The price of gasoline is something nearly every American is intimately familiar with, and in recent years, pain at the pump has made many people cut back on their spending on other things. Yet even as drivers finally get a break on gas prices, some state governments still collect a substantial amount of tax revenue when you gas up your vehicle.
To show you which states are the biggest offenders with their gas taxes, we took a look at the latest figures from the American Petroleum Institute. When you add up federal, state, and local taxes, each of these states adds at least $0.55 per gallon to what you pay at the pump. Let's take a closer look at each of these states to try to understand the reason behind their high levies.
The state of Washington has average gasoline taxes of $0.5590 per gallon, ranking seventh. Washington's entire levy comes in the form of a $0.3750 per gallon excise tax that applies both to gasoline and diesel fuel purchases, with the remainder going to pay the $0.1840 federal excise tax on gasoline. Washington has no state income tax, forcing it to rely more on gas tax and other revenue to finance its government.
6. North Carolina
North Carolina has a slightly higher gas tax of $0.5615 per gallon, according to the API, with the same $0.3750 per gallon excise tax plus an additional quarter-cent inspection tax. The excise tax is based on a flat rate plus a percentage of wholesale gas prices over the preceding six months, though, making it variable and subject to reduction below the maximum $0.3750 amount. Based on current prices, that could have taken the tax below the $0.30 per gallon mark, so just this past week, lawmakers agreed to reduce the excise tax to $0.36 per gallon for the rest of 2015, with further cuts of a penny coming in January 2016 and July 2016. That will provide some relief but still leave North Carolina near the higher end of the gas tax regime generally.
Connecticut is notorious for high taxes generally, and its $0.6162 per gallon gas tax puts it in the top five of all states. Its taxes come from a $0.25 per gallon excise tax, as well as other levies that include petroleum gross receipts tax collected on wholesale gasoline sellers. The 8.1% amount is capped at $3 per gallon, but falling prices will likely bring these taxes down in the future.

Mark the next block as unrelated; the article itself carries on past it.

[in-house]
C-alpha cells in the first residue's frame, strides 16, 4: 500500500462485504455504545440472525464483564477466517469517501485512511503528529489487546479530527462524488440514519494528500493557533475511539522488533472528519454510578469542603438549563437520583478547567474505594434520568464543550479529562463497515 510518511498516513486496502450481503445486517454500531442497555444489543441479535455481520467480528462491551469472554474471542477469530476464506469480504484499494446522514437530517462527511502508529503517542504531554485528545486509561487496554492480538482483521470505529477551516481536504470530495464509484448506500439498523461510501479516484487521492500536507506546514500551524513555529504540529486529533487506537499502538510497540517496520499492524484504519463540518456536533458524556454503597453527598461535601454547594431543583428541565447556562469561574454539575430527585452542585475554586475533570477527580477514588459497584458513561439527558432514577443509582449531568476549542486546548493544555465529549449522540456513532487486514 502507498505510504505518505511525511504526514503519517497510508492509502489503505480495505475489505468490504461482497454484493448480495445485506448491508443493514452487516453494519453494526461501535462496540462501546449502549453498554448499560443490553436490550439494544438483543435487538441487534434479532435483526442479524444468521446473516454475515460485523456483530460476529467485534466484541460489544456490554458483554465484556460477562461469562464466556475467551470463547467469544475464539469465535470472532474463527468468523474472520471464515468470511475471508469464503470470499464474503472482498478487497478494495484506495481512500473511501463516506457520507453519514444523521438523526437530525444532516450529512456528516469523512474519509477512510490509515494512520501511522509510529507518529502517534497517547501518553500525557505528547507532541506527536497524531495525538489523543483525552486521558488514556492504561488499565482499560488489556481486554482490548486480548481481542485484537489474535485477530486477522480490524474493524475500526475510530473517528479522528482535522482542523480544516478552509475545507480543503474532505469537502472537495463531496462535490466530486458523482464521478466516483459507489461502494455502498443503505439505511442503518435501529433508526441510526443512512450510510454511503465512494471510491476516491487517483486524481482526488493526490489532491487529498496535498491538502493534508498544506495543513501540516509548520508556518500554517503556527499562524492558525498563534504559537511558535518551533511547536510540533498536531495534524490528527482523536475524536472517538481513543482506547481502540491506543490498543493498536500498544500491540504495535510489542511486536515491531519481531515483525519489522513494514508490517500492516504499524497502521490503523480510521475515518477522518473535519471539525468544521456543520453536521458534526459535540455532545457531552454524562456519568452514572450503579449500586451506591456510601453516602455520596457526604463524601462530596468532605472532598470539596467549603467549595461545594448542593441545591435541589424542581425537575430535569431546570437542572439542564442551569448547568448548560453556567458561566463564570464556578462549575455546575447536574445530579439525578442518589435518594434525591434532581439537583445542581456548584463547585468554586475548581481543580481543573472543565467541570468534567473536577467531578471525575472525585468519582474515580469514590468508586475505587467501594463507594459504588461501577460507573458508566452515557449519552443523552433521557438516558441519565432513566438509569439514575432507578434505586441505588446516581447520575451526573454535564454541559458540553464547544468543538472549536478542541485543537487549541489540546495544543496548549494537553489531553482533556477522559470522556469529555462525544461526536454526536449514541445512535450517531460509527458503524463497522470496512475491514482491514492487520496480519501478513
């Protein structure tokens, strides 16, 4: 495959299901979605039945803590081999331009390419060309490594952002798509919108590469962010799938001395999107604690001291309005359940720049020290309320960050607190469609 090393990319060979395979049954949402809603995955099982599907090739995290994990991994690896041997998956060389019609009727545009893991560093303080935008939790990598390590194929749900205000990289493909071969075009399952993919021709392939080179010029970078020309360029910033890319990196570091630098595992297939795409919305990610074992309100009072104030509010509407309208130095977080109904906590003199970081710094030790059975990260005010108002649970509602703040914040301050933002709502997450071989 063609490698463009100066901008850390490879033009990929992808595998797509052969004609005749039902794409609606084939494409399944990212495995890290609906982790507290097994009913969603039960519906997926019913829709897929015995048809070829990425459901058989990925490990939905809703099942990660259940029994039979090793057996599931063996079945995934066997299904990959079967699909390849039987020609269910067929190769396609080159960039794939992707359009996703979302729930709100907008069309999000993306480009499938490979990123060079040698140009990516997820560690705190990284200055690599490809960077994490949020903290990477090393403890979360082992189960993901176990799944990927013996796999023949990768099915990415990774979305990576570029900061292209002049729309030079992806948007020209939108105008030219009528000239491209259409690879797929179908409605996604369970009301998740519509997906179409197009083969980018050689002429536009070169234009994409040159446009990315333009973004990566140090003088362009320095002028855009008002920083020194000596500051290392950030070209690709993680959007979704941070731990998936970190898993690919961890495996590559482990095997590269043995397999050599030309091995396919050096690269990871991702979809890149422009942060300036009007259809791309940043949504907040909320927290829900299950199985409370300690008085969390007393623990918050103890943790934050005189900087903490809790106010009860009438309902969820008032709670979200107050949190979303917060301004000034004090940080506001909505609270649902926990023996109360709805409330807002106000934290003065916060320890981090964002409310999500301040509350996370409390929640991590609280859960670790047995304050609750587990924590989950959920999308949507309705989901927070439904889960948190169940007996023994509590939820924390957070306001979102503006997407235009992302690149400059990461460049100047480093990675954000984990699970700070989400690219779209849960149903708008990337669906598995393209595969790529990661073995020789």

Hawaii charges motorists $0.6340 per gallon in gas taxes, and combined with its remote location, gas taxes contribute to some of the highest gas costs in the nation for residents. Hawaii has a $0.17 per gallon excise tax, but additional taxes at the county level add another $0.28 per gallon to the total. Hawaii also charges an environmental response tax designed to encourage energy alternatives and fund energy and food security initiatives.
3. New York
The state of New York adds $0.6349 to the cost of every gallon of gasoline in taxes. A small portion of the levy comes from an $0.08 per gallon excise tax, but petroleum business taxes account for another $0.1780 per gallon in tax revenue. Both the state and local counties also charge sales taxes that are based either on percentages or fixed costs per gallon, bringing the total in state taxes to $0.4509 per gallon.
California gets the runner-up position in extreme gas taxes, with a levy of $0.6379 per gallon. Of that amount, $0.36 per gallon is due to the state excise tax, with sales taxes and a fee for underground storage tanks also adding to the total amount collected. Recently, sales taxes have fallen on a per-gallon basis as the price of fuel has dropped, putting pressure on the state government to find ways to replace lost revenue.
Somewhat surprisingly, the Keystone State tops the list of gas tax offenders, with a huge toll of $0.6890 per gallon. At current prices, that makes up nearly a third of the cost that motorists pay. The state doesn't charge a fixed excise tax, instead imposing a tax rate based on wholesale prices. Yet Pennsylvania's recent transportation funding law led to big increases in taxes, adding nearly a dime per gallon as of the beginning of the year. Another increase will add at least $0.08 per gallon in 2017, with money intended to go toward fixing bridges and performing other road repairs.
No one wants to pay more for gasoline than they have to. But with states having to pick and choose various ways to raise revenue, some will continue to use extreme gas taxes to bolster their coffers.